Sunday, 25 September 2011

"Felling for Wilderness"

The misspelling just about sums it up. Freudian. It’s what SWT will be up to this autumn with their uglification tree cutting and coppicing. But “wilderness”? God almighty where do they get them? Thinking again I reckon that the error is more likely to be that ‘for’ has accidentally substituted for ‘of’. But this mention of wild and wilderness just boggles the mind. It's about as wild as a garden cabbage patch

Do we attribute this sort of thing to poverty of imagination and experience or to an institutional culture of mendacity? But the implications are too great to pull more punches.
The Sheffield Moors Partnership Action Planning Workshop Report reveals many of the things that are wrong with the local conservation industry. Here are just a few:

1 Total insincerity. The use of words like wild and wilderness, occasionally adjusted to ‘feel of wildness’ etc indicate that they know just what they are about but want to still capitalise on the deception. How can anyone trust people who wilfully mislead. When will this industry start to be honest and simple?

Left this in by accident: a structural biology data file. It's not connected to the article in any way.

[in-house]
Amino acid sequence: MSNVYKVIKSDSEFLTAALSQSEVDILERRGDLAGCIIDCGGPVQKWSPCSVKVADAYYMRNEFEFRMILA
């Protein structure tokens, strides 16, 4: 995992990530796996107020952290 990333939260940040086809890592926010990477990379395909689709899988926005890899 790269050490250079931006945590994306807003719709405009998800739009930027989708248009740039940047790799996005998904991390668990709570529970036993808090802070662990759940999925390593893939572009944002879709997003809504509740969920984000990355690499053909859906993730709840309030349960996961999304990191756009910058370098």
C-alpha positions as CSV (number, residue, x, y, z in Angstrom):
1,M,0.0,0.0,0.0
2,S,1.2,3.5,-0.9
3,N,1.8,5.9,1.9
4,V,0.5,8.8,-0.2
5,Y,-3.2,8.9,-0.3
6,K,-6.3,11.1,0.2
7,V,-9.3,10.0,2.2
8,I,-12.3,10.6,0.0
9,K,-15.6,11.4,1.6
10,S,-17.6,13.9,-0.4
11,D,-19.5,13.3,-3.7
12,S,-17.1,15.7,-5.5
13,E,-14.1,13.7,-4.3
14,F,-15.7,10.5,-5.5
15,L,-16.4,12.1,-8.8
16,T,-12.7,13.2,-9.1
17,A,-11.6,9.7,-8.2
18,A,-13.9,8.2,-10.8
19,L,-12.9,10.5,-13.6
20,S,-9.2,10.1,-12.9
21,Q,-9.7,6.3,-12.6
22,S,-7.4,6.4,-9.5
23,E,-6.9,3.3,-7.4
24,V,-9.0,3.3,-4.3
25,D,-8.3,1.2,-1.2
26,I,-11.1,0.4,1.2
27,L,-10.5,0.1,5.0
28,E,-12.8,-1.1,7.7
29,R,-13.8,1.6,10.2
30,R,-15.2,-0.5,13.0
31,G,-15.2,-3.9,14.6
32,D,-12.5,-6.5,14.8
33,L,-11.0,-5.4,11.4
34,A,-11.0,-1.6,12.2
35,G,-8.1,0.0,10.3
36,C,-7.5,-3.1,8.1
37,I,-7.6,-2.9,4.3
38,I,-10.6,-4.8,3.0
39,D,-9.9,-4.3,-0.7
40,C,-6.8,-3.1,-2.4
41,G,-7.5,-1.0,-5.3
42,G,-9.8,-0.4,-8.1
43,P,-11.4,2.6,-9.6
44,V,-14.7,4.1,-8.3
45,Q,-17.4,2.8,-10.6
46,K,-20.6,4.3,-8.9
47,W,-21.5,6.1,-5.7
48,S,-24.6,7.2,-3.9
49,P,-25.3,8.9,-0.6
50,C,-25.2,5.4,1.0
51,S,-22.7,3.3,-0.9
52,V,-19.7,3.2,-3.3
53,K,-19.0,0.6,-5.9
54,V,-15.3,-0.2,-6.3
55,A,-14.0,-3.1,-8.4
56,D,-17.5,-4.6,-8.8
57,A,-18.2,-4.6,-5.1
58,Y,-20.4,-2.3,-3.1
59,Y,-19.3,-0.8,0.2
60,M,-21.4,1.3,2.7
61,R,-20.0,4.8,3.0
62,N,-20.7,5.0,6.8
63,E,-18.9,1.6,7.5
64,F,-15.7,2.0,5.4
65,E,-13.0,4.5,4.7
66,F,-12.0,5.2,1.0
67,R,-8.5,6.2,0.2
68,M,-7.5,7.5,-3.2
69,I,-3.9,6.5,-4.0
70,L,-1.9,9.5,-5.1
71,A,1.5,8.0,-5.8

2 The accent on archaeology speaks volumes. Here is a backup justification for management and intervention. And they vaguely suspect that somewhere in the archaeology they will pick up some useful reasons for sticking to their anti-nature and pro-grazing agenda. You know the sort of thing – tree roots might disturb the hitherto undiscovered bit of rock that ancient man could possibly have sat on (when texting his pal on the other side of the hill.)

3 Cultural Heritage is another of these ploys to use as a justification for intervention and keeping an artificial (but boring) feature just the same (and just as boring).

4 A nauseating surfeit of verbal hype and adjectival diarrhoea in the 2025 Vision and the Guiding Management Principles. In a few years time this will look like the pre-2008 financial products prospectuses from the banking industry. Much of this is where the horrors lie and will have to be returned to later.

5 Participation. This sets the tone of the proposed consultation. It will need watching carefully. Some previous criticisms, perhaps even some of ours, seem acknowledged but they will find a way of concocting a model which brings them what they want. Otherwise why decide everything beforehand? If they were genuine and sincere about consulting they would start with something like a blank sheet and ask people what they want. Never a chance of that.

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